Getting old is a nuisance although there are benefits. Police in passing patrol cars no longer eye me suspiciously late at night. Lone women in hotel elevators have stopped looking uneasy when I join them.
As a college student in 1965, I wrote a one-act play that won a national award. It was never produced professionally, but a few years ago, a theater group in New York chose it for a staged reading. This was not a big deal, but I wanted to attend.
As soon as I entered the small theater, everyone perked up. I became the center of attention; people introduced themselves; they sat me in the place of honor. For reasons I still puzzle over, the group boasted that its public readings were cold (i.e. unrehearsed). The performance made this only too clear.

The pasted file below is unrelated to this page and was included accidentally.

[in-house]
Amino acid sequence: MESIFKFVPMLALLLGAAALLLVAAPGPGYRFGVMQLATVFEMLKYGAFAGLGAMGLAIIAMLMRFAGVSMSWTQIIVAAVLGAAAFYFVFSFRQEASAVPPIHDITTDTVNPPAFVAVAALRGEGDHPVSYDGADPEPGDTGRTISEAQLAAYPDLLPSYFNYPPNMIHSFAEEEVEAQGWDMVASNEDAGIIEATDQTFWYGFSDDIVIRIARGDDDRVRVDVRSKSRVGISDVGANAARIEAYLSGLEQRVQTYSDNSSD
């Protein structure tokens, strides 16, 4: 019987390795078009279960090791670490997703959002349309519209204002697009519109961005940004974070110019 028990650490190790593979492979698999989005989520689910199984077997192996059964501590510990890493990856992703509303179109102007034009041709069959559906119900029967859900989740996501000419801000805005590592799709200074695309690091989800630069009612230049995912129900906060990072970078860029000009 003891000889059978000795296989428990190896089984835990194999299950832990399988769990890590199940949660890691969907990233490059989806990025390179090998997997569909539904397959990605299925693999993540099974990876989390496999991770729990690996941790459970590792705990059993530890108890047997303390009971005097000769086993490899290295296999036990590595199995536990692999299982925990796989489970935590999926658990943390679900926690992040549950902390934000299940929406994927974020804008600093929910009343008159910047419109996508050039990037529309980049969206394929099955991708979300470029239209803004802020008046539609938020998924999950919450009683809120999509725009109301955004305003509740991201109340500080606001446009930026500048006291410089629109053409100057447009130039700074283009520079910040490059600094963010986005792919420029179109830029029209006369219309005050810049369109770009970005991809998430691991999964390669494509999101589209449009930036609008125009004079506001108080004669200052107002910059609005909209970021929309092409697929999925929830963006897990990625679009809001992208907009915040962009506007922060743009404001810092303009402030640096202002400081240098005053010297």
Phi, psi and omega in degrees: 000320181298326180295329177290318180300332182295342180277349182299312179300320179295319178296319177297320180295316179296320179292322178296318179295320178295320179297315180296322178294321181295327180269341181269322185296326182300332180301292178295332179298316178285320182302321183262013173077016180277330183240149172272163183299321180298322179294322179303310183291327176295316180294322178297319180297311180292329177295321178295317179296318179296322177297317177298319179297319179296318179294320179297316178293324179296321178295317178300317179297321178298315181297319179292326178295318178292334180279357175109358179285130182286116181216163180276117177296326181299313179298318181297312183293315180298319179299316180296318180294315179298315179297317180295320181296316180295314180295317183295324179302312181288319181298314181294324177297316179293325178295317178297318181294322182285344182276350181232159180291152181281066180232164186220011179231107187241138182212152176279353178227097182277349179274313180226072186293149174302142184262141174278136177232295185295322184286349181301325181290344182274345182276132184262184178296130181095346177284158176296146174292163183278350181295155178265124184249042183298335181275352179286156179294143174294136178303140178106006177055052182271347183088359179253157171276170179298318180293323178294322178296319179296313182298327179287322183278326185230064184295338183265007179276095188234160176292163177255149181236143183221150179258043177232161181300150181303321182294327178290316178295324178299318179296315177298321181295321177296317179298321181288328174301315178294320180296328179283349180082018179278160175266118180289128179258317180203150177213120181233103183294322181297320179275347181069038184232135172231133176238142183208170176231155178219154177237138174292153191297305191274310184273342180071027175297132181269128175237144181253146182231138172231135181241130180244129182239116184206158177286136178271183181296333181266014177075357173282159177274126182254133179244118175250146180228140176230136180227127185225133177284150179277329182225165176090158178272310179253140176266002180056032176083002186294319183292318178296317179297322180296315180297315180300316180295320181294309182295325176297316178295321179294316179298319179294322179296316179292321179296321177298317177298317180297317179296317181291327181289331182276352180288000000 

Later I realized why everyone treated me so well. No one in that theater appeared older than forty. Since I was past middle-age they assumed I was an agent or producer – an important person. They did not forget their manners on learning I was merely the writer.